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Incorporating Problem-Based Learning and Case Studies in Lab Courses: Student Perceptions and Educational Benefits for this Teaching Pedagogy

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Conference

2011 ASEE Annual Conference & Exposition

Location

Vancouver, BC

Publication Date

June 26, 2011

Start Date

June 26, 2011

End Date

June 29, 2011

ISSN

2153-5965

Conference Session

NSF Grantees Poster Session

Tagged Topic

NSF Grantees

Page Count

12

Page Numbers

22.848.1 - 22.848.12

Permanent URL

https://peer.asee.org/18129

Download Count

30

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Paper Authors

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Cindy Waters North Carolina A&T State University

biography

Stephanie Luster-Teasley North Carolina A&T State University

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Dr. Stephanie Luster-Teasley is a tenure-track Assistant Professor with a joint appointment between the Departments of Civil, Architectural, Agricultural, and Environmental Engineering and the Department of Chemical Engineering. She has a B.S. in Chemical Engineering from North Carolina A&T State University, a MS in Chemical Engineering from Michigan State University, and a Ph.D. in Environmental Engineering from Michigan State University. She specializes in physical and chemical remediation processes for water and soils. Her educational research focuses on improving Engineering Education for minority and female students. Prior to joining North Carolina A&T State University, she was a private consultant at two consulting firms specializing in chemical oxidation remediation for soil and water remediation.

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Abstract

Incorporating Problem Based Learning and Case Studies in Lab Courses: Student Perceptions and Educational Benefits for this Teaching Pedagogy During the Fall and Spring of 2009-2010, an introductory environmental engineeringcourse was re-designed to include four new environmental laboratory modules that use aninquiry-based “open” experiment for enhanced student learning. This research was fundedthrough the NSF Innovations in Engineering Education (IEECI) program to develop modulesutilizing the pedagogy of problem-based learning and case studies to teach new environmentalsustainable design concepts. Problem based learning (PBL) and case studies are novelapproaches for laboratory modules. In PBL and case studies, students are assigned real-worldproblems to discuss, research, and solve as teams. This method diverges from the traditional“step-by-step” method currently used in laboratory courses and provides the opportunity forstudents to use the concepts they learn to develop new ideas for engineering systems. Pre-surveys consisted of the on-line Learning Styles Inventory developed by Felder and abaseline student achievement learning gains (SALG) on-line assessment. Using the class averagefor learning styles, 68.4% of the students preferred active learning, 84.2% preferred sensing,89.5% preferred visual, and 72.2% were sequential learners. The pre-SALG instrument resultsdemonstrated the students had a limited understanding of sustainability and Green Engineeringconcepts. The instrument also indicated the student were enthusiastic about the subject. Studentsduring the pre-assessment indicated they were not familiar with problem-based learning mode ofteaching and this method had not been implemented in any of the prior courses. At the completion of the semester, students completed the post-SALG survey, a post-survey Assessment of Student Preferences for Teaching and Learning, and an ABET BasedQuestionnaire for Course Assessment. A problem arose with the on-line post SALG survey andtoo few students completed the survey so that data for the post-SALG could not be statisticallyevaluated. The Assessment of Student Preferences for Teaching and Learning Survey providedresults indicating students were in favor of incorporating problem based learning in to theclassroom as a tool for instruction, felt they developed a stronger understanding of sustainability,enjoyed the use of case studies; however 83% of the class agreed or strongly agreed theypreferred lectures by the professor. This result may be explained by examination of the modelsof cognitive development developed first by Piaget and later adapted more towards collegestudents by Perry. Prior courses treated the students very much as dualistic thinkers, in that allknowledge comes from a greater authority and all is either right or wrong1. Teachers in previouscourses supplied all of the information in an organized manner and because of the learning stageof the students they were comfortable being given all of the information. As a student movesfrom a dualist to relativist epistemologies they are able to form their own opinions and betterbuild their own knowledge. This perception of students is also evidenced in the focus groupinterviews that were performed at the conclusion of the semester. Students spoke on theirperceived level of engagement compared to other labs they have taken and the instructor style.This paper will address the psychology and the results gleaned from the use of problem basedlearning in a laboratory course.1. Svinicki, Marilla, A Guidebook On Conceptual Frameworks For Research In Engineering Education, Rigorous Researin Engineering Education NSF DUE-0341127, DUE-0817461, 2010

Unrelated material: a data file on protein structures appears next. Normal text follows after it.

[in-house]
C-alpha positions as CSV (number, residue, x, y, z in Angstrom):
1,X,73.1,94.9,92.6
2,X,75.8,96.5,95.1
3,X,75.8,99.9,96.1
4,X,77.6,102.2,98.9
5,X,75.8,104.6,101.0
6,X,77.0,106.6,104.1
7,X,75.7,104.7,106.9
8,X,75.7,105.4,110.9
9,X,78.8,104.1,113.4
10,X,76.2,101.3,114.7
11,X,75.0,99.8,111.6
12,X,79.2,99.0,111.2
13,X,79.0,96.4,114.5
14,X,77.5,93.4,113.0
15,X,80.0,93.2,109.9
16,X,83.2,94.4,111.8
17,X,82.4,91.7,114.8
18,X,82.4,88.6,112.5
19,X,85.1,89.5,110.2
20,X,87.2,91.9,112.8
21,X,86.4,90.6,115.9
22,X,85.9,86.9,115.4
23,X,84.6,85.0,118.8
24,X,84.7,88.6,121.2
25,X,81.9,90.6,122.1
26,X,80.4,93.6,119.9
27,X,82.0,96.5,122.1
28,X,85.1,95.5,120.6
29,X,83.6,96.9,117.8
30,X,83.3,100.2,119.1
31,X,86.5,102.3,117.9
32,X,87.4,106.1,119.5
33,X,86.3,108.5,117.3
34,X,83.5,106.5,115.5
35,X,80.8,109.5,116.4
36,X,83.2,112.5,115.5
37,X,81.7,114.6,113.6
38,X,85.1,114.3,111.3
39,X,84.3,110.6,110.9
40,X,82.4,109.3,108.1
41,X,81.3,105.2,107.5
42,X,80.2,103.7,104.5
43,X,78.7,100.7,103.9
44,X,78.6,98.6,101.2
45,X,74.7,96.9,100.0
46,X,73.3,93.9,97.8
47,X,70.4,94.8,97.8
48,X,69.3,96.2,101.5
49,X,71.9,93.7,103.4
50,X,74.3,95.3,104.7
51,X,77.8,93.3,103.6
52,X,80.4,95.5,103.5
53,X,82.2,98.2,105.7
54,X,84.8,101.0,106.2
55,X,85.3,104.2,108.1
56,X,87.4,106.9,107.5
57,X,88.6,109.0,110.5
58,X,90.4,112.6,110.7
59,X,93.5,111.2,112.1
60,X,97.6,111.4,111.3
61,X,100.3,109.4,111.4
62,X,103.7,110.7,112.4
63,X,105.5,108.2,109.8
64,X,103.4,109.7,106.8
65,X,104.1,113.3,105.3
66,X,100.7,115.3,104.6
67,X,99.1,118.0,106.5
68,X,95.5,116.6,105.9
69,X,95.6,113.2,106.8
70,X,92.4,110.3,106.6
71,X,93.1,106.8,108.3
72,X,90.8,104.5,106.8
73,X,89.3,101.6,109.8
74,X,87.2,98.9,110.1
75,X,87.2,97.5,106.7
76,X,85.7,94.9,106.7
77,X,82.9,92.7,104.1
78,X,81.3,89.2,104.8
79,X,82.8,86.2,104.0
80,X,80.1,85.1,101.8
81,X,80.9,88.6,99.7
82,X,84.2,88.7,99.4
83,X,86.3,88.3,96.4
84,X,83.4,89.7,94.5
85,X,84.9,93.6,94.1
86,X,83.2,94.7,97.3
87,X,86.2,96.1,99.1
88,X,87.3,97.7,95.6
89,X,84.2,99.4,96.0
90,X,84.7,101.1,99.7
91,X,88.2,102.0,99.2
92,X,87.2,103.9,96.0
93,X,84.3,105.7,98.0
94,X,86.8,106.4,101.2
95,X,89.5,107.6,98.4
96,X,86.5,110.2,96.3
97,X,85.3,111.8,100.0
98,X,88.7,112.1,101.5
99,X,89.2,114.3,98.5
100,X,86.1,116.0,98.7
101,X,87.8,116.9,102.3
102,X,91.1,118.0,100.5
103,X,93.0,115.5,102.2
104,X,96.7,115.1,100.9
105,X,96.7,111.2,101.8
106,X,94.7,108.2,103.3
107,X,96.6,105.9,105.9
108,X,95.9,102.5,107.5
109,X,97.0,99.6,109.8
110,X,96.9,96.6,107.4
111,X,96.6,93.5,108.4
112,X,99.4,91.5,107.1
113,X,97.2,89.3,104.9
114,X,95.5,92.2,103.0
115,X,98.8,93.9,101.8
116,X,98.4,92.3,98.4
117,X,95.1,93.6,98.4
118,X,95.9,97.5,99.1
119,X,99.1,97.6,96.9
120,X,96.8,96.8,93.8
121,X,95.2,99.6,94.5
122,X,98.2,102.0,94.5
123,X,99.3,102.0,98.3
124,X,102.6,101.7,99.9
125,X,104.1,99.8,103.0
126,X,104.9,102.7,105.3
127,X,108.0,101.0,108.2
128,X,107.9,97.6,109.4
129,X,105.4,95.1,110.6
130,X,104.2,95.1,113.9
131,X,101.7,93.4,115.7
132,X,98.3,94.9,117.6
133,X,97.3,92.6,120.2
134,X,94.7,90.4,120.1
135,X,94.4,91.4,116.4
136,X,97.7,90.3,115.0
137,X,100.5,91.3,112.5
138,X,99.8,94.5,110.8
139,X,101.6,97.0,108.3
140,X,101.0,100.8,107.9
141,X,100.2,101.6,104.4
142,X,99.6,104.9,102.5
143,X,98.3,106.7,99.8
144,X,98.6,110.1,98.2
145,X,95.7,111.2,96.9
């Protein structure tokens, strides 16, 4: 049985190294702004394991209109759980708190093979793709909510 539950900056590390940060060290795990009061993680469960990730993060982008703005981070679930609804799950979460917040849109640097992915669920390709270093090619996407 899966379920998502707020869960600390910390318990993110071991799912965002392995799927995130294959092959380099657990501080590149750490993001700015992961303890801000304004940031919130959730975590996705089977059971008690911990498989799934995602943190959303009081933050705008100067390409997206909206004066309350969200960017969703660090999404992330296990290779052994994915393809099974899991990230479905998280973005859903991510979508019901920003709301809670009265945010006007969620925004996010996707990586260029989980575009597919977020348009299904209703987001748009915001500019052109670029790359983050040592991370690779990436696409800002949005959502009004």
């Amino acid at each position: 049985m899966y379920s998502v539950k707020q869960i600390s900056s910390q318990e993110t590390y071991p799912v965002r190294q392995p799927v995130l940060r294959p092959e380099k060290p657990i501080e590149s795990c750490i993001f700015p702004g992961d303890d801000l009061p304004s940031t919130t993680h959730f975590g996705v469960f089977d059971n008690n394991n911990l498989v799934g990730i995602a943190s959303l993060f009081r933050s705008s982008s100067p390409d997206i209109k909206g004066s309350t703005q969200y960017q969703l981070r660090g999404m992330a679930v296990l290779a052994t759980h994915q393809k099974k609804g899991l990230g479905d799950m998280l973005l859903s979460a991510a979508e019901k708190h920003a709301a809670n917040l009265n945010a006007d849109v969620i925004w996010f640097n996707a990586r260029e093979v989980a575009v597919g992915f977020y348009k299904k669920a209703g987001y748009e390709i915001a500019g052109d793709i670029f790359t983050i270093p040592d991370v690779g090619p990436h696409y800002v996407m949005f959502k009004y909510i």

Waters, C., & Luster-Teasley, S. (2011, June), Incorporating Problem-Based Learning and Case Studies in Lab Courses: Student Perceptions and Educational Benefits for this Teaching Pedagogy Paper presented at 2011 ASEE Annual Conference & Exposition, Vancouver, BC. https://peer.asee.org/18129

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